As I sit here in the breaking beauty of my body, trying to capture the immensity of being alive and befriending so many others in the course of launching a journal, it’s not the words or the art, but the relationships—and the ways in which our shared creativity establishes and strengthens relationships—that stand out to me like fireflies in the dark.
I focus on one luminous flash and it takes me back through the lineage of human development, showing me how, perhaps, a species is a single body we’re slowly living together, as the earth is a single body living us, together. I focus on another flash, and I see how the past doesn’t fade into a nebulous void of was, but inheres in our hearts, minds and cells as active vectors of influence, regenerating, recycling, reincarnating even, one might say, from one emotion and sensation to its sibling—or are they offspring?—others.
Taking the two fireflies in tandem, I see consciousness both shared and split between body and body, and I’m reminded that beneath our humanness hums a commonality that causes us to shift into more inclusive forms of being—a man who dreams himself a wolf and gives up hunting, a woman who thinks like a bee in order to save it, a dog who takes on the role of mother cat—then shifts us back to our given forms, and we marvel at what we accomplished, the range of what we felt.
You may be wondering what this has to do with a journal, and the usual answer applies: everything and nothing. To step back, Rascal, a journal of ecology, literature and art, was conceived in 2015, launched in 2017, and born of four loves: 1) a love of the earth, 2) love for a dog named Rascal who was my boyhood brother and guardian, 3) a love of literature and art, including a book named Rascal by Sterling North, and 4) loving devotion to a woman named Safora, a fierce ecological protector, my wife and the journal’s chief advisor.
Without any one of them, it’s unlikely that Rascal would be here today. And the same holds true of the amazing family, friends and acquaintances who’ve helped us off to an auspicious start—you know who you are, and Team Rascal is lucky to have you. And let’s not forget our brilliant contributors, without whom the journal would be so much wishful thinking; we received over 2,500 poems, images and essays during our open call, and of those, we chose 50—let the math speak to the excellence of their craft.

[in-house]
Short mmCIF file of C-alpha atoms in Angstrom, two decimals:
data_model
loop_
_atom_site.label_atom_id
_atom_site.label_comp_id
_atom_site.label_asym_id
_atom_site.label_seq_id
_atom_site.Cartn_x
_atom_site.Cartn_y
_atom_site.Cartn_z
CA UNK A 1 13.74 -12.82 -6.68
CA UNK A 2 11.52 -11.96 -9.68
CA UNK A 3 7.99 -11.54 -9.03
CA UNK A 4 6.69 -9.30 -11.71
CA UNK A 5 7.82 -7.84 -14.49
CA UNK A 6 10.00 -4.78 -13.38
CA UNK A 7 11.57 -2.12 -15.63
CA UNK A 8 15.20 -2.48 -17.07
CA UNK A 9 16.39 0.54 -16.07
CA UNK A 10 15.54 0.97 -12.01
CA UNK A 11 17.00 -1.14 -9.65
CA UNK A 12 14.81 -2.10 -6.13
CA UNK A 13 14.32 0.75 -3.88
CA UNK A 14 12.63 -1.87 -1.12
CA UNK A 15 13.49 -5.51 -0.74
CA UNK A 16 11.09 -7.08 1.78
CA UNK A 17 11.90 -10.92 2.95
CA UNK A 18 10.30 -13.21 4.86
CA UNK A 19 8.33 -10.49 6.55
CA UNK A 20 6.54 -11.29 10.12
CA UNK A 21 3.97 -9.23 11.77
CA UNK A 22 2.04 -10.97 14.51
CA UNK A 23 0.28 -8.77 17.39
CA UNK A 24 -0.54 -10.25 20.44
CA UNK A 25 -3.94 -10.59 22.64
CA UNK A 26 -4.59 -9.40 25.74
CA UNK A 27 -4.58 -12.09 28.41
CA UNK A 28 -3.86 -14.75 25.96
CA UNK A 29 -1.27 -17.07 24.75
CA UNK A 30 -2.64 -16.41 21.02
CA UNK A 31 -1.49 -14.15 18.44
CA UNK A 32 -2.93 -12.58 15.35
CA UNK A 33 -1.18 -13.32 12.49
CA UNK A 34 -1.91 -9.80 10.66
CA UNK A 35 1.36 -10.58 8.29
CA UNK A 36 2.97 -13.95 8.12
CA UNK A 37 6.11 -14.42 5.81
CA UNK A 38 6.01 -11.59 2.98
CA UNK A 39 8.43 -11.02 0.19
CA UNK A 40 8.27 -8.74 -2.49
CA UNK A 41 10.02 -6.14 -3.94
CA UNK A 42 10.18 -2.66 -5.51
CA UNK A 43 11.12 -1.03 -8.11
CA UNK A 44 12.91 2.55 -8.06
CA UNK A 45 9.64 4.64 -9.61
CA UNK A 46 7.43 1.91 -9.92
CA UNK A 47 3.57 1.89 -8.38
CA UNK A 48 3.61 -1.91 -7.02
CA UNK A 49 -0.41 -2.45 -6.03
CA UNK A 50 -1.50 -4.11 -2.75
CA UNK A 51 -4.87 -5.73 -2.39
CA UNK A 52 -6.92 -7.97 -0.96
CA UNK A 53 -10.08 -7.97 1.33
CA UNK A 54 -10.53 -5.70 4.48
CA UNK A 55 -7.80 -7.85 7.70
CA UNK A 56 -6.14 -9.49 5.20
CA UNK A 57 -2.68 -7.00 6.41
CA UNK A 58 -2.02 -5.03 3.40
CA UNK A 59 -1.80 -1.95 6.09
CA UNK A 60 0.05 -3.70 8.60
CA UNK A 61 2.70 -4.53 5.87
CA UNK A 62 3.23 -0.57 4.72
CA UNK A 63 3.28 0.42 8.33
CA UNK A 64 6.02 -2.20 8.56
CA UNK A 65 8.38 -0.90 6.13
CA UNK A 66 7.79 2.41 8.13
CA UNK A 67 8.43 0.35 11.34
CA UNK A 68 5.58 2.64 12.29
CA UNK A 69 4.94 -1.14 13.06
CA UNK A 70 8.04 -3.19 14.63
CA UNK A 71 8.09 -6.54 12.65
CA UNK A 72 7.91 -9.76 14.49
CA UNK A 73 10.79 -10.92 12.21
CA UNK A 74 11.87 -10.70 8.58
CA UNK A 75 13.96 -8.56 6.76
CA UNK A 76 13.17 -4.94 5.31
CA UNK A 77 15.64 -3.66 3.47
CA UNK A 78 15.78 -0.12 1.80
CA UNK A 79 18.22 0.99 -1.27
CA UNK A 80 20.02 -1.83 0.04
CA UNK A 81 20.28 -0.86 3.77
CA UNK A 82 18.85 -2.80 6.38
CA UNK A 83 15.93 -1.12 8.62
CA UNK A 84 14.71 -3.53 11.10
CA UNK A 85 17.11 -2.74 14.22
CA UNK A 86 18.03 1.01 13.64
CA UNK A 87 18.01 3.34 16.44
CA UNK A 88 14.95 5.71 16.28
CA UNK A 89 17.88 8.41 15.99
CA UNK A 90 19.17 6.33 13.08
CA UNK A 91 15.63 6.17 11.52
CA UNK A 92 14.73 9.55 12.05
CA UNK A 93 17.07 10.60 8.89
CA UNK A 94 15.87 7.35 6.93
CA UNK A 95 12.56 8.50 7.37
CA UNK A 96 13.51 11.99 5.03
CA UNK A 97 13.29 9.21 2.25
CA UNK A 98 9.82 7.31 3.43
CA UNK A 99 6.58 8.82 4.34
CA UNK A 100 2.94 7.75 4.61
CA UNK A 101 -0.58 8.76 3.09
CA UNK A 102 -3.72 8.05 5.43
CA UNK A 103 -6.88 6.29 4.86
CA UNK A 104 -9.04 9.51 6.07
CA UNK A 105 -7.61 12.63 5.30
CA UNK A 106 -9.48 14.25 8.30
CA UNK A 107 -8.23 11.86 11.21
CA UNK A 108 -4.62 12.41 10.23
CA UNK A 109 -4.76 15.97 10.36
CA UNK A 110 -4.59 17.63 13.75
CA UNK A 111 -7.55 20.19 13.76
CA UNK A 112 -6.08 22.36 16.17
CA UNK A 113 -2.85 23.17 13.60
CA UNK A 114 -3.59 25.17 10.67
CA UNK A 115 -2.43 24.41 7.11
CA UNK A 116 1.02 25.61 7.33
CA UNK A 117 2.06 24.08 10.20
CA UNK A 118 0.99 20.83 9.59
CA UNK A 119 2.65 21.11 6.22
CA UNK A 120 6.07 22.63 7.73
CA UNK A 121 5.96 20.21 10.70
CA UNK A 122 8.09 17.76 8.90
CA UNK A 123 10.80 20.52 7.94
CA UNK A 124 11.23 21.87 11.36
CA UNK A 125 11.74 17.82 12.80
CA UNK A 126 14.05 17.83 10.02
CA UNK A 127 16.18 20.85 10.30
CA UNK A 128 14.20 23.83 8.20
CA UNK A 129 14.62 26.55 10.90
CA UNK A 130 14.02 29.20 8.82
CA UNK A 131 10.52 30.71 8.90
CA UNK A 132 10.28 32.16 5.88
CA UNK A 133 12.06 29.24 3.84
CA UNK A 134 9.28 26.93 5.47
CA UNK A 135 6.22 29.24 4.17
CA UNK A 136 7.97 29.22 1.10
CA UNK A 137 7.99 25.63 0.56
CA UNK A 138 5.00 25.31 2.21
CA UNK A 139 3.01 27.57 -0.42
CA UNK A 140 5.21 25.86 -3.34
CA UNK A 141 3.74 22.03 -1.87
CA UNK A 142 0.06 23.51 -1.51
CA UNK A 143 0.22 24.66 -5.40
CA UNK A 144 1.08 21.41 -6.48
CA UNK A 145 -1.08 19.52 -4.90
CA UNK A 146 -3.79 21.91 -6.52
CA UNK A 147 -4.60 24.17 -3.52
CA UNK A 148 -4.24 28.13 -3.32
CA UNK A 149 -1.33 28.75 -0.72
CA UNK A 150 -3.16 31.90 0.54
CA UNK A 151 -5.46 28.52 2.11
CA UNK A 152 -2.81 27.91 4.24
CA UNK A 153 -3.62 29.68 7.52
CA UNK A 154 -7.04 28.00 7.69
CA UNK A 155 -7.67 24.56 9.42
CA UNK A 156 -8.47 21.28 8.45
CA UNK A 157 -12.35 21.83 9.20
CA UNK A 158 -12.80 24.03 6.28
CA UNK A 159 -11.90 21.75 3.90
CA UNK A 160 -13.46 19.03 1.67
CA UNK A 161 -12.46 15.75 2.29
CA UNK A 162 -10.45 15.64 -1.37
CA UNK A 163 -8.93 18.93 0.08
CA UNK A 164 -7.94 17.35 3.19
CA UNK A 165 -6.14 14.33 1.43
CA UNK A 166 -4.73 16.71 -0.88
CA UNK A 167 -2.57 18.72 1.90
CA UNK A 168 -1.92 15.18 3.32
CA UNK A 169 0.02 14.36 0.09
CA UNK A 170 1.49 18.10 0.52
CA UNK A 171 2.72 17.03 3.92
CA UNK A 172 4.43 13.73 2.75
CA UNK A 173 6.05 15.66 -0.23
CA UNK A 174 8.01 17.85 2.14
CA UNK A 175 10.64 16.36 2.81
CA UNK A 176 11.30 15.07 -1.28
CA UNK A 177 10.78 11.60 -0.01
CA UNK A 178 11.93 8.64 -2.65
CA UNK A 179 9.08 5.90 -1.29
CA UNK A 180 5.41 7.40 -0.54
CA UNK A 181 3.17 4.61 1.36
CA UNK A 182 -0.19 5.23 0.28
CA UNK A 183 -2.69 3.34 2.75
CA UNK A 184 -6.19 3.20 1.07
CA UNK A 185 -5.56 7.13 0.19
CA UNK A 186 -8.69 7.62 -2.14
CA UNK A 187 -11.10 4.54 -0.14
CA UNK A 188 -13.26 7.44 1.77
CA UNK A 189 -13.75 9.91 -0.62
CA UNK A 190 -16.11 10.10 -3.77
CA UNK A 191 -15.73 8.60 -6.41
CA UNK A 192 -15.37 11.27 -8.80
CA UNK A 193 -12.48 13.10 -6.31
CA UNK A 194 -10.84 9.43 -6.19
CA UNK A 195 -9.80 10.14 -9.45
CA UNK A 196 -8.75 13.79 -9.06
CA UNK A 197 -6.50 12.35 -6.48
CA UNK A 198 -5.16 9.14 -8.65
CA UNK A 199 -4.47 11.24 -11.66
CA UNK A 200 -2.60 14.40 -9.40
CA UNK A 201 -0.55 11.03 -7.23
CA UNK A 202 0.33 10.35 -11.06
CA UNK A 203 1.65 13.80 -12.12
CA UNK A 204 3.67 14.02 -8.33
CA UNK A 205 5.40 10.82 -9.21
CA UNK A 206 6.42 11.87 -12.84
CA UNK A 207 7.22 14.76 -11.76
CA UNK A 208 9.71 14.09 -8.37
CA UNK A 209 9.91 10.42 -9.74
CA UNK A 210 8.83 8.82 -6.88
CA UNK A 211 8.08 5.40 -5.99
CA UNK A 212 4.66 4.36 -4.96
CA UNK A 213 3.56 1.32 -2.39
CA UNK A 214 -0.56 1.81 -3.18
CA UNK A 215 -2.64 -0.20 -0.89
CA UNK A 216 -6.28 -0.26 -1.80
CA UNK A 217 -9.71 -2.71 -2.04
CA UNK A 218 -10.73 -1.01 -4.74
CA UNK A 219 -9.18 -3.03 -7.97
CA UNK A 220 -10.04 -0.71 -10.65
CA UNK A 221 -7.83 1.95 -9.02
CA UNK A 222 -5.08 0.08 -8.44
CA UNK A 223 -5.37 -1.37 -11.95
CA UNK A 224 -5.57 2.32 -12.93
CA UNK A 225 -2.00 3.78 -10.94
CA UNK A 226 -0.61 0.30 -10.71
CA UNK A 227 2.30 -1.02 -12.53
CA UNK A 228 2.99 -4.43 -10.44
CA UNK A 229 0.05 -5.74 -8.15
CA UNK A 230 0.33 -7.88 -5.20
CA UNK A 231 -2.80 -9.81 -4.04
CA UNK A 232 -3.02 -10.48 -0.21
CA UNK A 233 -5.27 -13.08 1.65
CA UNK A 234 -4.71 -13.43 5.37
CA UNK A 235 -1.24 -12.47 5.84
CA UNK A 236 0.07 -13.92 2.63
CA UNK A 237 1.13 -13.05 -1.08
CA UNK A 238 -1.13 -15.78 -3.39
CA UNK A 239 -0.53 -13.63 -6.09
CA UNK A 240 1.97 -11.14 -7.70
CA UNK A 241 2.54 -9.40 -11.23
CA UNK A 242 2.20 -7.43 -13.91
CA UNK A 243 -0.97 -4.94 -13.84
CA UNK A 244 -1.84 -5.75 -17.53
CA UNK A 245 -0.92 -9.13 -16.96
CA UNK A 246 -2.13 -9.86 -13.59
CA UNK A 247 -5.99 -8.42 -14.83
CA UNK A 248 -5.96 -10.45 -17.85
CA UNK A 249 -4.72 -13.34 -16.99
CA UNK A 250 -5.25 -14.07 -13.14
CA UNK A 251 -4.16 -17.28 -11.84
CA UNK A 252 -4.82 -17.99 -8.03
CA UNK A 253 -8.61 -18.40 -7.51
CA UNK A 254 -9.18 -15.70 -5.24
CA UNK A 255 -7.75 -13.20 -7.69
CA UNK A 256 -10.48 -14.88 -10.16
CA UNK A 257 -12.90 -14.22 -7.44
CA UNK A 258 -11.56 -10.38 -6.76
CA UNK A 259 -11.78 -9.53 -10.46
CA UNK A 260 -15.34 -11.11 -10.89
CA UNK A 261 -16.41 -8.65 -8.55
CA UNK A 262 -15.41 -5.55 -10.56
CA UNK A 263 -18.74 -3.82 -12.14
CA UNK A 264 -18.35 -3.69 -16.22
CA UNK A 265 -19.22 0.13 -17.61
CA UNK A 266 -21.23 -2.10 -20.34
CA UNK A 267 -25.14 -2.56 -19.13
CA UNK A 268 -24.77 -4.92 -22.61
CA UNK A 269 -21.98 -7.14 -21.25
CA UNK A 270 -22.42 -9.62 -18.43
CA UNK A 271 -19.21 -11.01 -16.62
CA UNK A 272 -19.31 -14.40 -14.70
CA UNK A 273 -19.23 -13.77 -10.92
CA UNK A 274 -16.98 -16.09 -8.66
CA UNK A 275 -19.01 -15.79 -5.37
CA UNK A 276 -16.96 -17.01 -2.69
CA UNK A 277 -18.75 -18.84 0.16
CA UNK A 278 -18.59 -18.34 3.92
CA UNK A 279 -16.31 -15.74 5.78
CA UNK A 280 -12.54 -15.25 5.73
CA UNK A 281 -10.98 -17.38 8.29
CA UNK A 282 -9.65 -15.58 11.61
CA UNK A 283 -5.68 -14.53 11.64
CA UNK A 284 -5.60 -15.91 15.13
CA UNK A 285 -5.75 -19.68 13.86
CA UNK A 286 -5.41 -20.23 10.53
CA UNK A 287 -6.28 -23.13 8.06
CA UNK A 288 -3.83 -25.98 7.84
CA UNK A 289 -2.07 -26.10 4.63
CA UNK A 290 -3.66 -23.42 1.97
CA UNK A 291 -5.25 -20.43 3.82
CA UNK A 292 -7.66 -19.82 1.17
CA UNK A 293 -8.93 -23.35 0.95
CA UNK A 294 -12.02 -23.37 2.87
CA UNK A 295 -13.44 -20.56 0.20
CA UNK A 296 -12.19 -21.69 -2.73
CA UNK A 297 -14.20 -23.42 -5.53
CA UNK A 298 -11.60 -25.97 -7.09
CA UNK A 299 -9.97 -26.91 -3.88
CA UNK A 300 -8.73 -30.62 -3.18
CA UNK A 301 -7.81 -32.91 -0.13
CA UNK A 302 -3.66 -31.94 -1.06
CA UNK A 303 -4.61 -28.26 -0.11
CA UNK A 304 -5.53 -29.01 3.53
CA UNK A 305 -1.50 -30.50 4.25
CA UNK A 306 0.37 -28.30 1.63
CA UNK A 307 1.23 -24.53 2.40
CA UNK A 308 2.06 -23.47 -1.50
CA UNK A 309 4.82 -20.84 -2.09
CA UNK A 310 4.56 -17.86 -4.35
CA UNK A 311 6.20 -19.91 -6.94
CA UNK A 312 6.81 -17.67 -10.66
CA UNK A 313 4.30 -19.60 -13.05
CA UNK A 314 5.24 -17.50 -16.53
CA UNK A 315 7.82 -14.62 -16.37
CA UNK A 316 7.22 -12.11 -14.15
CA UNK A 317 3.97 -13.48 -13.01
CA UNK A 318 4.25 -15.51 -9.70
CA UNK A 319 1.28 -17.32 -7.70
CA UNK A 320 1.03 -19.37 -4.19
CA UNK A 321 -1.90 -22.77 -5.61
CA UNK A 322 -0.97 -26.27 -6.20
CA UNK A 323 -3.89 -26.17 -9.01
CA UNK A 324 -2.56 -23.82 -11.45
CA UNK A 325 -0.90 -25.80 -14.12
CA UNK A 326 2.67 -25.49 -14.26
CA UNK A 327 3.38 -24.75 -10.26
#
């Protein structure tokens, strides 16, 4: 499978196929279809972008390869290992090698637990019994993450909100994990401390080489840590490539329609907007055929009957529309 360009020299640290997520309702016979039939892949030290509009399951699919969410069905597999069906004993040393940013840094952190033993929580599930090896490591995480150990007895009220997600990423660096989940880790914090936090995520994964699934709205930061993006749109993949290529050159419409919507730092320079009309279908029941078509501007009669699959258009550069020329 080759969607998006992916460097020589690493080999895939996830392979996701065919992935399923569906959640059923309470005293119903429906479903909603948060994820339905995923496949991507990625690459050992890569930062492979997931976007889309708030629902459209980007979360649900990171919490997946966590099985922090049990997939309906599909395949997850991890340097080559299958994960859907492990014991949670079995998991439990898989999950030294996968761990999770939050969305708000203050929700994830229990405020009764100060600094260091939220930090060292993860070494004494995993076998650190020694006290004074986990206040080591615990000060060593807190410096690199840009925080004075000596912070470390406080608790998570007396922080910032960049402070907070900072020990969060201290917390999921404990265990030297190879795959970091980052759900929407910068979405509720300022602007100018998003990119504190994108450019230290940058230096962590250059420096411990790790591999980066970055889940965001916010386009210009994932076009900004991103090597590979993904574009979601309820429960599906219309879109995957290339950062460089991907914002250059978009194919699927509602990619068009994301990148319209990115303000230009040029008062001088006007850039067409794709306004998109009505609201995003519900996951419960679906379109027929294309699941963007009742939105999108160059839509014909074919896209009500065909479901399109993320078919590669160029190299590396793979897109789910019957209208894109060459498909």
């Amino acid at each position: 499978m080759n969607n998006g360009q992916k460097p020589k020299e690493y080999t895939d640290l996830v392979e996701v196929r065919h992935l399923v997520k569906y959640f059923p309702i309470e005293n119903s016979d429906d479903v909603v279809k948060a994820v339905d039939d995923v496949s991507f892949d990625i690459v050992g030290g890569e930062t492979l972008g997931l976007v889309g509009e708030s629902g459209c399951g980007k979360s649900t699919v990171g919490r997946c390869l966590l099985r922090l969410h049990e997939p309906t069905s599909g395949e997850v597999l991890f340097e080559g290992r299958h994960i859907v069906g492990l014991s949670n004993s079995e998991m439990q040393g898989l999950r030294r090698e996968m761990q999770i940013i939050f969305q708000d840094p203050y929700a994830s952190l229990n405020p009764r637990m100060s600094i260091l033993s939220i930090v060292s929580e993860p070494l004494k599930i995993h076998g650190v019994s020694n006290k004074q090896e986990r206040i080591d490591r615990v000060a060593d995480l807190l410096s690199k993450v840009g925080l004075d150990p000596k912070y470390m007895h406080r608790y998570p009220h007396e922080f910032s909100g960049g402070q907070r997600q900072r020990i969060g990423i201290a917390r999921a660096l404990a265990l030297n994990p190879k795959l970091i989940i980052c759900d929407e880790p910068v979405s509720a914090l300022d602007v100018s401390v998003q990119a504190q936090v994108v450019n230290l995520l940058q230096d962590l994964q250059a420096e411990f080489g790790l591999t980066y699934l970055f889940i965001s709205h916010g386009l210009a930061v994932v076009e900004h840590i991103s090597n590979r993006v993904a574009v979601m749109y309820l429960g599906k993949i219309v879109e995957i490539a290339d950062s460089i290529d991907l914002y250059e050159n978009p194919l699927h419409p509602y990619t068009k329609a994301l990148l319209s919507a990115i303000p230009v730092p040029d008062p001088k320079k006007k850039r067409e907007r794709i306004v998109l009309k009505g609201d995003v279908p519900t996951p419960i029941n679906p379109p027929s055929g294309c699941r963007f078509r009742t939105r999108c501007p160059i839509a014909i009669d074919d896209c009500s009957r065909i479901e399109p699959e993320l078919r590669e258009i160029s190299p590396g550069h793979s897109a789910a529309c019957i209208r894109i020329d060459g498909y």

There’s large consensus that we’re undergoing a momentous ecological shift, the impact of which we’re only beginning to experience in our daily lives. I believe that art is a means to make us more attentive, to ourselves, to our fellow creatures (inner and outer), to our ecosystems and our ecosphere, which in fact we are, and my hope for Rascal is that it plays a small, helpful part in offering solace and relief, in softening the blows and attending to the health of the whole in the years ahead. As creatures and creators, we’re participants in creation, and health seems to me to be the urgent aesthetic call of our age.
Signing off, a humble request: if you like what you find here, please spread the word. Rascal is free, charges no submission fees, pays its contributors, and is offered in a variety of formats, including e-books and an audio version for the visually impaired. We extend a standing offer to critique contributors’ new work, and in the coming days, will establish a community channel by which contributors may collaborate and deepen the bonds we’re beginning to form.
A wholehearted thank you to the readers, writers, listeners, artists, photographers and fellows, in all of your forms, who made this issue of Rascal possible. The hundreds of hours that went into its cultivation, even when they proved difficult verging on exasperating, flew by in an inspiring haze. I hope you enjoy it as much as I do, and that we’ve many more days together to come.
Ricky Ray, Founding Editor
Ricky Ray was born in Florida and educated at Columbia University. He is the founding editor of the journal Rascal, and his recent work appears in The American Scholar’s Next Line, Please; Matador Review; Amaryllis; Concis and One. His awards include the Fortnight Poetry Prize, the Ron McFarland Poetry Prize, a Whisper River Poetry Prize and Katexic’s Cormac McCarthy Prize. He lives in Manhattan with his wife, three cats and a Labradetter; their bed, like any good home of the heart, is frequently overcrowded.